The heat-stroke-siezure-eye-gouge nauseator, brought to you by the U.S. Army

Seriously, you can’t convince me the U.S. Military isn’t really consulting SciFi authors. This 1998 document emerged from a 2006 Freedom of Information Act request. It’s a summary of the Army’s attempts to develop non-lethal weapons using microwave and other electro-magnetic radiation.  Here’s a list of what the army came up with, and what it would do to an imaginary enemy soldier I’ve decided to name Gil (also, the Army has lame names for their weapons, so I made up better ones. Just so you know).

Heat-o-matic

What it does: Gives Gil heat stroke by aiming a microwave at him.

Why it might work: As anyone with a modern kitchen knows, things exposed to high concentrations of microwaves get hotter. In this case, the idea is to make get Gil’s core body temperature rise  to 41 degrees C (Normal is 37, for all of us non-metric folks). That will essentially give him heat stroke. We know it might work because we have lots of experience with microwaves, and “numerous studies have been performed on animals.” (Now we know what games these scientists played as children, don’t we?).

Why it didn’t: Subject has to remain in the beam for 15-30 minutes: “OK, Gil, I’m going to incapacitate you now. Just, don’t move.”

The Vociferator

What it does: Makes it so you can speak into a microphone and beam your voice “hundreds of meters” to someone’s ear. Apparently only the person you aim at will hear it. They put a microphone next to a test subject, and the subject heard a voice counting one through ten, but the microphone caught nothing. That’s pretty nifty if you ask me.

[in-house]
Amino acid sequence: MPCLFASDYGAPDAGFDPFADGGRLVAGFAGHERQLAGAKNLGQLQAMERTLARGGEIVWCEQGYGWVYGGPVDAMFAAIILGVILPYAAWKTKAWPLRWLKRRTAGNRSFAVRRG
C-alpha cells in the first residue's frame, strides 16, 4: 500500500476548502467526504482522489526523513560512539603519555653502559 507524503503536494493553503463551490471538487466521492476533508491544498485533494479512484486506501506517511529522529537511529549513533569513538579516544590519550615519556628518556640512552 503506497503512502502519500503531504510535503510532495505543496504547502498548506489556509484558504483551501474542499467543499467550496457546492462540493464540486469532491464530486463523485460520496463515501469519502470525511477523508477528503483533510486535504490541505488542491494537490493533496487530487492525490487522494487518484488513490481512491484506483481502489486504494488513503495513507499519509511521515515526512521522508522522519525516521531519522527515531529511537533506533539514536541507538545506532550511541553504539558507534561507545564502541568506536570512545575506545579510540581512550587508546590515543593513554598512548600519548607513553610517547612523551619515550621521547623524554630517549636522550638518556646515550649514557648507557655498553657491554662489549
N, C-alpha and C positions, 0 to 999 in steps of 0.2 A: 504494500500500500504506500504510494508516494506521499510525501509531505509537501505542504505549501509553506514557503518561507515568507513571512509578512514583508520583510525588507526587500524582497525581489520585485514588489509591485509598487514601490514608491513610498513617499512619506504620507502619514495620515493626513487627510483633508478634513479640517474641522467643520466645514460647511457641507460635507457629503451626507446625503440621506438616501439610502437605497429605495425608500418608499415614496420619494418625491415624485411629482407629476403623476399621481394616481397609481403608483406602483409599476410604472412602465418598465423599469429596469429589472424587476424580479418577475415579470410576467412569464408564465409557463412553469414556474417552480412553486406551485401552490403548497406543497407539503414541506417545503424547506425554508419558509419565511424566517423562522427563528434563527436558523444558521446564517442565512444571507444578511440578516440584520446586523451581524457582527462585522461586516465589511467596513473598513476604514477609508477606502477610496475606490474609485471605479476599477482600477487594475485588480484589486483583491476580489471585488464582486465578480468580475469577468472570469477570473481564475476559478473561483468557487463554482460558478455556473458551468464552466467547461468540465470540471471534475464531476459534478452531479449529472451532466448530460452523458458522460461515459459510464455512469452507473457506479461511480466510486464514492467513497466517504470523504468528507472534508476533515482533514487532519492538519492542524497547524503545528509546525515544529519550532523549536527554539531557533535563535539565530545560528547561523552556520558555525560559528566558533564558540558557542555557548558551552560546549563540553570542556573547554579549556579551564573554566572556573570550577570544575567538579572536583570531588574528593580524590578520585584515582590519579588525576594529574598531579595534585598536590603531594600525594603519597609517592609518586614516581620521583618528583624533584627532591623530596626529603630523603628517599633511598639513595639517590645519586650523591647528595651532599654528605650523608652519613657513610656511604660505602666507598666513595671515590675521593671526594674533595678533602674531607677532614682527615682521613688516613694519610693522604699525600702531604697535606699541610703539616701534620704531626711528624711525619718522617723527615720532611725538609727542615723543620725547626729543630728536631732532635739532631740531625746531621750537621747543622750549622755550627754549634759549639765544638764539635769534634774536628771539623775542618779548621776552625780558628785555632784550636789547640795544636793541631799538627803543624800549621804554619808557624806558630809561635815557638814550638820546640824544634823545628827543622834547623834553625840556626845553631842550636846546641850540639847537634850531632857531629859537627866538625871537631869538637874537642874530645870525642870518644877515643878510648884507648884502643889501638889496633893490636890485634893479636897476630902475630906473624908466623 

Why it might work:  Small bursts of microwave fired at someone’s ear will cause the air to expand against the eardrum, much like normal sound. Microwave radiation is already one of the more common causes for very brief audio hallucinations.

Why it didn’t: Aim has to be very precise. You’d hate to aim a message at American hostage Sarah, telling her to duck, because the Heat-o-matic was about to fire, only to hit Gil with the message by mistake and give away the plan. Still, this one seems pretty cool. The army should get it back on track.
Epilepsinator

What it does: Shoots pulses of microwave radiation into Gil’s brain causing him to have an epileptic seizures.

Why it might work: Because a very specific pattern of flashing lights in a Japanese cartoon (Pokemon) once induced seizures in thousands of school children. The military thinks it would be reasonable to imagine you could do the same thing with electromagnetic rays. Sent on the frequency level of Alpha brain waves, the beams cause neurons to fire in an uncoordinated manner, causing seizures.

Why it won’t work: Again, it’s hard to aim. Also, to induce seizures in just Gil is relatively easy, but to do it to Gil’s whole regiment would require a lot of power.

Accousticator

What it does: Play very loud, low pitched noise to make Gil dizzy and nauseous.

Why it might work: Apparently noise at the right frequency and volume will actually push some of the ear organs  into the side of the aural canal, which then throws off all the balance mechanisms of the inner ear. This will make Gil dizzy, nauseous, and possibly cause rapid eye movement.

Why it doesn’t work: Because it sounds like something Cobra Commander might invent. And also, because it requires a lot of energy to make this much noise, so it’s not very portable, not to mention it would thwarted by a  set of 99-cent ear plugs.

Laser gun

What it does: Shoot frickin’ lasers

Why it might work: A laser in the eye can make Gil go blind. Didn’t your parents teach you anything?

Why it doesn’t: A bullet in the eye also makes Gil blind, and it’s cheaper.

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One Response to The heat-stroke-siezure-eye-gouge nauseator, brought to you by the U.S. Army

  1. Justin says:

    Sounds like a good game of Ratchet and Clank!

    Seriously though, I recently heard a story on NPR regarding the Heat-O-Matic and according to the story, the weapon is up and running. It basically makes you run away from the intense and rapid heating.

    http://www.npr.org/templates/story/story.php?storyId=15739254

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